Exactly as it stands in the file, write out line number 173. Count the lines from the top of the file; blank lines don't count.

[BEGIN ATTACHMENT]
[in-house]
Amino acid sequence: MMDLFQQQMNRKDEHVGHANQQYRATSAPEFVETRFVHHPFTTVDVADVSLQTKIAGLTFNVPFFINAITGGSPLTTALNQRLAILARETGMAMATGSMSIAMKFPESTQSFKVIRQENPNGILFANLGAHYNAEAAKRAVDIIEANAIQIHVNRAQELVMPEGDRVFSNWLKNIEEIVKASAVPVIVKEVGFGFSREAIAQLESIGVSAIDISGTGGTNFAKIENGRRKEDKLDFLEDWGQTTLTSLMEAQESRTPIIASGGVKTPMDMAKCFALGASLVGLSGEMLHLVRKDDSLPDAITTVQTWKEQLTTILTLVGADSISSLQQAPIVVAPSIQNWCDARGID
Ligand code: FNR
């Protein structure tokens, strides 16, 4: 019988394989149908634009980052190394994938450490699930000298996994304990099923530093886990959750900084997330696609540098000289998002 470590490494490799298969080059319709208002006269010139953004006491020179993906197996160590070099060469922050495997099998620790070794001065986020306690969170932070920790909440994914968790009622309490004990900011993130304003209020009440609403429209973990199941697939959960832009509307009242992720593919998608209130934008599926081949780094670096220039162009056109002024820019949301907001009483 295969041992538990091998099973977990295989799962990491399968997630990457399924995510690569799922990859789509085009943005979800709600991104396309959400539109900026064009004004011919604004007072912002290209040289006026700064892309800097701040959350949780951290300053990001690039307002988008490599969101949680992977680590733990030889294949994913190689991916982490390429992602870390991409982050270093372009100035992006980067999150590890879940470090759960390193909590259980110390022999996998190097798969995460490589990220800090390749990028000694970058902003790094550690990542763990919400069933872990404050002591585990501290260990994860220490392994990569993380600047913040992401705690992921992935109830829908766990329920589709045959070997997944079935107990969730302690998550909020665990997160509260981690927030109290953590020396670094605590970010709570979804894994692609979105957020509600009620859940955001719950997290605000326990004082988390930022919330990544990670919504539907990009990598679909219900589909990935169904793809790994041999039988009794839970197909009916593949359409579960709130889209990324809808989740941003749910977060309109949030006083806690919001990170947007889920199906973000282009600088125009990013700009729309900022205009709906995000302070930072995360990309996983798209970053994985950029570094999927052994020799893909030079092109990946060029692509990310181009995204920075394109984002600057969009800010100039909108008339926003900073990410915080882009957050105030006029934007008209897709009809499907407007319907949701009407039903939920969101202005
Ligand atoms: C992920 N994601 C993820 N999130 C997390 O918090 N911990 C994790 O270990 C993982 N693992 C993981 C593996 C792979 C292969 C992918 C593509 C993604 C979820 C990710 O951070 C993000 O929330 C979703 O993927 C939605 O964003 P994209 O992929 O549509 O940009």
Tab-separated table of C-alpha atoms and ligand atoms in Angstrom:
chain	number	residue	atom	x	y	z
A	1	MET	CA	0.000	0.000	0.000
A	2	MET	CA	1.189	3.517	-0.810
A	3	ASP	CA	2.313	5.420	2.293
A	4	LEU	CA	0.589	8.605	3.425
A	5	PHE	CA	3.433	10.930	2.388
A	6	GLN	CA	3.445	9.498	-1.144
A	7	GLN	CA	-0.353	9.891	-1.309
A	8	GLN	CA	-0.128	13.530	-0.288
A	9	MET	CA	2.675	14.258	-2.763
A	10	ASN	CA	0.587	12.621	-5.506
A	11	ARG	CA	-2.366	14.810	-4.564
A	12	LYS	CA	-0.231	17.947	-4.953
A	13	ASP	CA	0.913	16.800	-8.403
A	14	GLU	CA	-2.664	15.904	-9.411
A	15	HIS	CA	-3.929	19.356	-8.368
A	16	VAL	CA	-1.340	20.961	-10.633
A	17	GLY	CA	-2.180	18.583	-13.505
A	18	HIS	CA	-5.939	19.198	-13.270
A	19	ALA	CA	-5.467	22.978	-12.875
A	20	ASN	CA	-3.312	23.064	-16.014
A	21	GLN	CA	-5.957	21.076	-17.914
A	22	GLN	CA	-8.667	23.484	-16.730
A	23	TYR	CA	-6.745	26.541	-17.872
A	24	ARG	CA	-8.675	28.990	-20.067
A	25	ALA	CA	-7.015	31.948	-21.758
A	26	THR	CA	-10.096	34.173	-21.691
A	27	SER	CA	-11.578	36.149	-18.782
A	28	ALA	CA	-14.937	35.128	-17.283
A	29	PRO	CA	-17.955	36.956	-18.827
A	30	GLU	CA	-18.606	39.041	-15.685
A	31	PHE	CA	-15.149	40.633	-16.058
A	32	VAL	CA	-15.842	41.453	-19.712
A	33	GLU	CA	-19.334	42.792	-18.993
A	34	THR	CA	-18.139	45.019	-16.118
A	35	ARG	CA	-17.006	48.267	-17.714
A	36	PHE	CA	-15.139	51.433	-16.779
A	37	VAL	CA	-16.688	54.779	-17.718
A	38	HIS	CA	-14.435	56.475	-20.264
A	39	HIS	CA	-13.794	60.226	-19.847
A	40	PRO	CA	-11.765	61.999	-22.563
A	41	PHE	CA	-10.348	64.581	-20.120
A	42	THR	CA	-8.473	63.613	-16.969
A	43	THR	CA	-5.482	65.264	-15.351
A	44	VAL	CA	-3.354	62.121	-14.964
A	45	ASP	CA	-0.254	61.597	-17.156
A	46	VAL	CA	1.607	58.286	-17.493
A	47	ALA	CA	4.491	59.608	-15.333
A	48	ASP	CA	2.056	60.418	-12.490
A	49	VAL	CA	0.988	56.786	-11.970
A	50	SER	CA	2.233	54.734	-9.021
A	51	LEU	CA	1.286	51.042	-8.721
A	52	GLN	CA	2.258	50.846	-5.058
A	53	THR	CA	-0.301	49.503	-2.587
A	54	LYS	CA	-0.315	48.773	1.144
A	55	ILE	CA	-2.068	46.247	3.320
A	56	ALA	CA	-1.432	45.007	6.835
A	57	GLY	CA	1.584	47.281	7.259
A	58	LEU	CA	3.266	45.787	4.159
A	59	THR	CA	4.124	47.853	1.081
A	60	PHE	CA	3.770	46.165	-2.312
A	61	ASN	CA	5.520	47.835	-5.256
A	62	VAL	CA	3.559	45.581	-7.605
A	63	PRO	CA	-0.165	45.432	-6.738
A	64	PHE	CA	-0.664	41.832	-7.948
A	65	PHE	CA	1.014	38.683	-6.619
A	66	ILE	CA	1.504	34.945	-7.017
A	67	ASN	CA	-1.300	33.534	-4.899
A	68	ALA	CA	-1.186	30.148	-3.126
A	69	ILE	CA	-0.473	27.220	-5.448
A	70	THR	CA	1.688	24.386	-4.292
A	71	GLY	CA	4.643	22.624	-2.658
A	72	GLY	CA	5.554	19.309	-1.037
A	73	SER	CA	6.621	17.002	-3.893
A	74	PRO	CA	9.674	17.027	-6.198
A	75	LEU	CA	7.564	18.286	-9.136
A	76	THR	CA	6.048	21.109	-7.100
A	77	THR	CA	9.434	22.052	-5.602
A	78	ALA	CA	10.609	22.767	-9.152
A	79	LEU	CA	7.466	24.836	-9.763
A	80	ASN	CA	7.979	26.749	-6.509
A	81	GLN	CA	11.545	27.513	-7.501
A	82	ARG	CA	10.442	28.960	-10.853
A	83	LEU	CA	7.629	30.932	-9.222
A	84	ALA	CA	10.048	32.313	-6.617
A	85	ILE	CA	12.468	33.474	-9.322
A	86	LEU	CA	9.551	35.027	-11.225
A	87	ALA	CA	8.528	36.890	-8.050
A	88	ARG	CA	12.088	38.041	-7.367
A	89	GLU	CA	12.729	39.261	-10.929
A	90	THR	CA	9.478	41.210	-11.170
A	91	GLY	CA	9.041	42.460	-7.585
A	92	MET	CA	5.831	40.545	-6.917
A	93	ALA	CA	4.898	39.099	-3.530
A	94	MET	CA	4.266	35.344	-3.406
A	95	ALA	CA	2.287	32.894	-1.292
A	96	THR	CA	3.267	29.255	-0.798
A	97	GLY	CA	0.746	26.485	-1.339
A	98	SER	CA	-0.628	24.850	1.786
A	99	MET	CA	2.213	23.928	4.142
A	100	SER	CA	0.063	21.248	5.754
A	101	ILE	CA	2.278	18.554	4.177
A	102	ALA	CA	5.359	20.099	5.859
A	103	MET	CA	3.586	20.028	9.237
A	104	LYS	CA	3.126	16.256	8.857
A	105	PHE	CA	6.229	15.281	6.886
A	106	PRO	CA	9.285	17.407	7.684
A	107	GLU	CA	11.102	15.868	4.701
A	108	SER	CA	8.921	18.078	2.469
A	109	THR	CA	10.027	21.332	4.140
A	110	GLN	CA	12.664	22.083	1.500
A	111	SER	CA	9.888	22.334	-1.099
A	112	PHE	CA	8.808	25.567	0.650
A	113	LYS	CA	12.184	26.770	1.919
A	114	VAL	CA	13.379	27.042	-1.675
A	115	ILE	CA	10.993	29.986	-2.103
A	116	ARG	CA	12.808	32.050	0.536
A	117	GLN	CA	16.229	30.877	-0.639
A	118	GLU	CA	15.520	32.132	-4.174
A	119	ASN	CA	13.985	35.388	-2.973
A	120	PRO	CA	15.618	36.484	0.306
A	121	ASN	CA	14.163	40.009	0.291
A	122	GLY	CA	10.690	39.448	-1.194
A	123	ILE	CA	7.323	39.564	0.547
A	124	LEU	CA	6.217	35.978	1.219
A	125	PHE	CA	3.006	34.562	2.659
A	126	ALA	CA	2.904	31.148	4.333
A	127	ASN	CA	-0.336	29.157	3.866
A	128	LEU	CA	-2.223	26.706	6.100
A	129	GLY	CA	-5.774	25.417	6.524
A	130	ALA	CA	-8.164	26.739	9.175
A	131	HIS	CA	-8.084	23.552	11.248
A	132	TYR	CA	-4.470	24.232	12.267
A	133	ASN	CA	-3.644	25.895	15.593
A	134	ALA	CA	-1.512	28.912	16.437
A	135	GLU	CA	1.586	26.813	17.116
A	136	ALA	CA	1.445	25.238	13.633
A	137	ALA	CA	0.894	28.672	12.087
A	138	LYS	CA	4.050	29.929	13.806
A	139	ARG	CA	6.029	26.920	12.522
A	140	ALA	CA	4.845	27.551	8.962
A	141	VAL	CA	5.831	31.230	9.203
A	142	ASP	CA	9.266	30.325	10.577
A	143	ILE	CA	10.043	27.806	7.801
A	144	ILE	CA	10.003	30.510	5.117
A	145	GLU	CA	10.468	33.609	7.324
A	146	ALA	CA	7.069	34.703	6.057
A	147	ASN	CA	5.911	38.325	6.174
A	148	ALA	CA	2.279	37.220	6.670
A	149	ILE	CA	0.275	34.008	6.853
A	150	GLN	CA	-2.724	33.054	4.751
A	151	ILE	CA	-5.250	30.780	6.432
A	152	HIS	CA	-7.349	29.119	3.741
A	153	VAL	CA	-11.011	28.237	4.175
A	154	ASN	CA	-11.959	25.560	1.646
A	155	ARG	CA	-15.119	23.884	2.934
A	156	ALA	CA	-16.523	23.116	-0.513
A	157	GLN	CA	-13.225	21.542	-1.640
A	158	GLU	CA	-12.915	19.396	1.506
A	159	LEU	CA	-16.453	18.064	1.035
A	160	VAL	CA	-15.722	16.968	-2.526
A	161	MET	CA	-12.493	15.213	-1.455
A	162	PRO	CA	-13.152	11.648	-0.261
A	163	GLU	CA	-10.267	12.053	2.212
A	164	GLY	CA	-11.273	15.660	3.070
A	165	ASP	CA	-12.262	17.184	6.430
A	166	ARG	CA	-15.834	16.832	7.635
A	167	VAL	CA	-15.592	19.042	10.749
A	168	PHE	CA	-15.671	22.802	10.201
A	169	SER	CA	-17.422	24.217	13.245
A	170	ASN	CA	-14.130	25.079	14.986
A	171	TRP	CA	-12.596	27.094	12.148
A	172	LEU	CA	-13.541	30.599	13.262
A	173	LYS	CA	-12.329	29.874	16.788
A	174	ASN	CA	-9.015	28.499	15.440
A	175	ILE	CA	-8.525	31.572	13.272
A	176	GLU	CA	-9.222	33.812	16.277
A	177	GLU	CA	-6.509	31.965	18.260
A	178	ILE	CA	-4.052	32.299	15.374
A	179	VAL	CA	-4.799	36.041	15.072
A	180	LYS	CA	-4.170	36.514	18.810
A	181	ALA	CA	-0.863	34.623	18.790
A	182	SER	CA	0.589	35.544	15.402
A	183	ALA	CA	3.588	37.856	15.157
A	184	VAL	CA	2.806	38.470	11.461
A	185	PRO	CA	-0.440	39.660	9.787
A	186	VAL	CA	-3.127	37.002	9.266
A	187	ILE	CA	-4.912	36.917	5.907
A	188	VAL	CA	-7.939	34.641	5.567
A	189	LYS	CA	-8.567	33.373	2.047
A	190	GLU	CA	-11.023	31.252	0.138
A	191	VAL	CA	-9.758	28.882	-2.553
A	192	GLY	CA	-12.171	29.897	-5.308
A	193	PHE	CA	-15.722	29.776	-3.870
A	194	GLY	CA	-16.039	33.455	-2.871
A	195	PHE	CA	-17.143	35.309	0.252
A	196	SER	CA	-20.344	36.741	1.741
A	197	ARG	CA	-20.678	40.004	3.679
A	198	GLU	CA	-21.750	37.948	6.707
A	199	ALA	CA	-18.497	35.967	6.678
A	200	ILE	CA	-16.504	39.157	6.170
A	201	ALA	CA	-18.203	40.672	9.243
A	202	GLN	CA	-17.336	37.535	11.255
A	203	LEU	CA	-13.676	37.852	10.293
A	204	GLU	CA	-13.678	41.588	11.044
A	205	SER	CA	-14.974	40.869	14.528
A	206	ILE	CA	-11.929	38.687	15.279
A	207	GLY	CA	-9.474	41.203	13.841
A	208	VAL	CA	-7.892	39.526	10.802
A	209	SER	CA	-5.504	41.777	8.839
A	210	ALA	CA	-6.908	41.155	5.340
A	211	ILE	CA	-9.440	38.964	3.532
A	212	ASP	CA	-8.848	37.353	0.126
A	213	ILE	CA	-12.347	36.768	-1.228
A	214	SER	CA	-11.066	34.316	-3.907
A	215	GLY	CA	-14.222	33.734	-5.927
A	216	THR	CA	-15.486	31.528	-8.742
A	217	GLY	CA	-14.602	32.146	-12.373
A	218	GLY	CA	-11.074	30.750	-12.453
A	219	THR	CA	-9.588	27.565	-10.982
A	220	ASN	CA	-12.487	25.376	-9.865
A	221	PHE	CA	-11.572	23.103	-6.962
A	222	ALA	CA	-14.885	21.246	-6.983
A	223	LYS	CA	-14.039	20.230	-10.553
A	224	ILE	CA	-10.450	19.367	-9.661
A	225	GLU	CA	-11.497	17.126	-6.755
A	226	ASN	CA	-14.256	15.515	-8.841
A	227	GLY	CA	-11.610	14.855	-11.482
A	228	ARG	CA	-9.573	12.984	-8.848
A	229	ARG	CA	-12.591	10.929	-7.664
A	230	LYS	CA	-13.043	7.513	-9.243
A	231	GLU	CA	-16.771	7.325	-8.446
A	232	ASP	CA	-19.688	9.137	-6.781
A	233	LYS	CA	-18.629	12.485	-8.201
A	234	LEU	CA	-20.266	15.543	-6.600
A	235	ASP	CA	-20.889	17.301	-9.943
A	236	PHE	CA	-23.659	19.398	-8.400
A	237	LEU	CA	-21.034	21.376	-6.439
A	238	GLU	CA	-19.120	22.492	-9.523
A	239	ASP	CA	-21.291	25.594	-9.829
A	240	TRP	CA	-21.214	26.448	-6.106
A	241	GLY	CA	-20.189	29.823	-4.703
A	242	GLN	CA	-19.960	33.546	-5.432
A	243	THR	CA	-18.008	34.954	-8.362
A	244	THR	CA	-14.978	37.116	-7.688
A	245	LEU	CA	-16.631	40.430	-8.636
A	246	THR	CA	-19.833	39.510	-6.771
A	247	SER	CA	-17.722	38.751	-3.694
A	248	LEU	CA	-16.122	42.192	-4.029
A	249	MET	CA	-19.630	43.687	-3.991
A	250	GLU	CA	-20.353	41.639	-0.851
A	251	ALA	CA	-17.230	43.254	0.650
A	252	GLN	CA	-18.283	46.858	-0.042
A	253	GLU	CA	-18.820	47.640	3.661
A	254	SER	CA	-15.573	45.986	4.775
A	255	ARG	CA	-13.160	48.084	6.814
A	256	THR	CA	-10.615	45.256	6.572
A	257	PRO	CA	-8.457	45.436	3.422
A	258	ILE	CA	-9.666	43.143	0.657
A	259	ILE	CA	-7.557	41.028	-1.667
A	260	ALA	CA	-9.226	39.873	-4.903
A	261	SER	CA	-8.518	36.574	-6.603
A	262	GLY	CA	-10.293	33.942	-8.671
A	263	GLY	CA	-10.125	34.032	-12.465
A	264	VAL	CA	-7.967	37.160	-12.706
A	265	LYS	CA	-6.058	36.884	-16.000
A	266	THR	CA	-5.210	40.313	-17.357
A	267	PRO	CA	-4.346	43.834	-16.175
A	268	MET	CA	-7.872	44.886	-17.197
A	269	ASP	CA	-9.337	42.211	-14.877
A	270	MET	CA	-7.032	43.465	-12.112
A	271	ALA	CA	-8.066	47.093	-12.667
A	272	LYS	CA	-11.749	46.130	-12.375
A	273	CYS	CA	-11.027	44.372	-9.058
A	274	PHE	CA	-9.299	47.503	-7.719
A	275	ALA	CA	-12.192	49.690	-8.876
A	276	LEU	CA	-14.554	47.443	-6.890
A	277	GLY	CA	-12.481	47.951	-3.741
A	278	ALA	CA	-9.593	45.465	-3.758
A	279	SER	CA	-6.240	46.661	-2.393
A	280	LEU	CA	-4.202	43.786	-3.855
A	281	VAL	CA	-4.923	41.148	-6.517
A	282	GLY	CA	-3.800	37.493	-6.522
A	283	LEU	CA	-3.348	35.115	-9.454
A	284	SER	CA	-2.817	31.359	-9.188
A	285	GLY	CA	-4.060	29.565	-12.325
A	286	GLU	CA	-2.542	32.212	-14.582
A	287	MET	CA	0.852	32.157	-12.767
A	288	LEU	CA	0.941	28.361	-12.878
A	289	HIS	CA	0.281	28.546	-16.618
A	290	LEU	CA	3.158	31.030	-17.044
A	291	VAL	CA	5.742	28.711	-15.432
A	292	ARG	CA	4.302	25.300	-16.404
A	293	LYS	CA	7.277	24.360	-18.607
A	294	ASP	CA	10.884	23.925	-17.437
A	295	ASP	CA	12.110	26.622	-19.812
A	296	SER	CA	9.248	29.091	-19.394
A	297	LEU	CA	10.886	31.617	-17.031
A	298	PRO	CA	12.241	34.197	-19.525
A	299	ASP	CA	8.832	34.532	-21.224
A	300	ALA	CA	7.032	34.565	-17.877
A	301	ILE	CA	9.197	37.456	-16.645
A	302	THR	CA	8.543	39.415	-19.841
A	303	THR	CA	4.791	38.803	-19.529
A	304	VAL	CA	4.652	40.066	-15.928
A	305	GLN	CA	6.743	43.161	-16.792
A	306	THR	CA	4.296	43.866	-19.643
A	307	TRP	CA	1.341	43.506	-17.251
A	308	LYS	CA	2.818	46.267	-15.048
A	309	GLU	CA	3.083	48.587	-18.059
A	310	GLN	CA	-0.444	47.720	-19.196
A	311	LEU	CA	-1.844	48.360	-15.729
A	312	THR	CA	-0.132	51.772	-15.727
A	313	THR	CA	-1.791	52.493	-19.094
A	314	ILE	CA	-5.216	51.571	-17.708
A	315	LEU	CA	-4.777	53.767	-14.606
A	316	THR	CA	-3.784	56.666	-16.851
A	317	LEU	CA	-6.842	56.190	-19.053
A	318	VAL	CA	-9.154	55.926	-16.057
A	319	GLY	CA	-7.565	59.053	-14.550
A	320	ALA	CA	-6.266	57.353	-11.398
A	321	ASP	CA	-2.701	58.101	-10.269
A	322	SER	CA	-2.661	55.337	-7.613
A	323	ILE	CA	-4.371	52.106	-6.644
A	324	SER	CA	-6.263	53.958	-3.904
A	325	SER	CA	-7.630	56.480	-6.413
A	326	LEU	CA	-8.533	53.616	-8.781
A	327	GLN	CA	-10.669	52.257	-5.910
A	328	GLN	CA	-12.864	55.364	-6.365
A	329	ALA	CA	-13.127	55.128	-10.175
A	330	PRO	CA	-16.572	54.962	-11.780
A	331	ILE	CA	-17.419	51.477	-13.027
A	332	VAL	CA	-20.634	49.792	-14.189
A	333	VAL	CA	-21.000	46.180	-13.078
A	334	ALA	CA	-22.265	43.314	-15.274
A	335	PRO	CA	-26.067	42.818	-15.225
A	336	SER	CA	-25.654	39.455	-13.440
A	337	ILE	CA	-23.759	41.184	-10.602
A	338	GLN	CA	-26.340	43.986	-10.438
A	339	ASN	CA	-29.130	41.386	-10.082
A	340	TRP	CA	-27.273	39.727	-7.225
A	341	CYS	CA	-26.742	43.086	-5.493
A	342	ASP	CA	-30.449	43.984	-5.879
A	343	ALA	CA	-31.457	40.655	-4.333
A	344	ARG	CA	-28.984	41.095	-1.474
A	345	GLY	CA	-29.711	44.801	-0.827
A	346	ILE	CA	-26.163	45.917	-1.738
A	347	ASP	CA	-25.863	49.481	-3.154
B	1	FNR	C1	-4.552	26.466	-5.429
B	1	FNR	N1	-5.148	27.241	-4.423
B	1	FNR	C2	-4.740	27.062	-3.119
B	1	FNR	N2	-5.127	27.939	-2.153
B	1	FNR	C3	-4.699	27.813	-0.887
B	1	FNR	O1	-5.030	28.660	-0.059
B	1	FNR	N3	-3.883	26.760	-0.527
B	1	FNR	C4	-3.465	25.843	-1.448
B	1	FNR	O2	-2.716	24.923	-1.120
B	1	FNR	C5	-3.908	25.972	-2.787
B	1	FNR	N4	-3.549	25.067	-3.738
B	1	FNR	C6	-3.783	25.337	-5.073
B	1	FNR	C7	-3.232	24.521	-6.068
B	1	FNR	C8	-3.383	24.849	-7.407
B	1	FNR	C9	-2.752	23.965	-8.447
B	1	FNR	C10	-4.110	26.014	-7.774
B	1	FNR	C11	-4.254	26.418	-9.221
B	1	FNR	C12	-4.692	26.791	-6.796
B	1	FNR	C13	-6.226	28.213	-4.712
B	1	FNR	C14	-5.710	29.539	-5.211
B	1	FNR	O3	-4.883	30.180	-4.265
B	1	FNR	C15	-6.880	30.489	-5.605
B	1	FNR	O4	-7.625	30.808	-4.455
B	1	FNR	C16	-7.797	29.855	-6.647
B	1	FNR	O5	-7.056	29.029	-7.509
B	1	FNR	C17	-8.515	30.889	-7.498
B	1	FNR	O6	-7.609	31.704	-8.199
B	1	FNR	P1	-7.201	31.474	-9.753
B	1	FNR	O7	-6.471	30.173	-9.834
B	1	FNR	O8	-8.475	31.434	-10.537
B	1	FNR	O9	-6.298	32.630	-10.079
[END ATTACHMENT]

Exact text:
A	166	ARG	CA	-15.834	16.832	7.635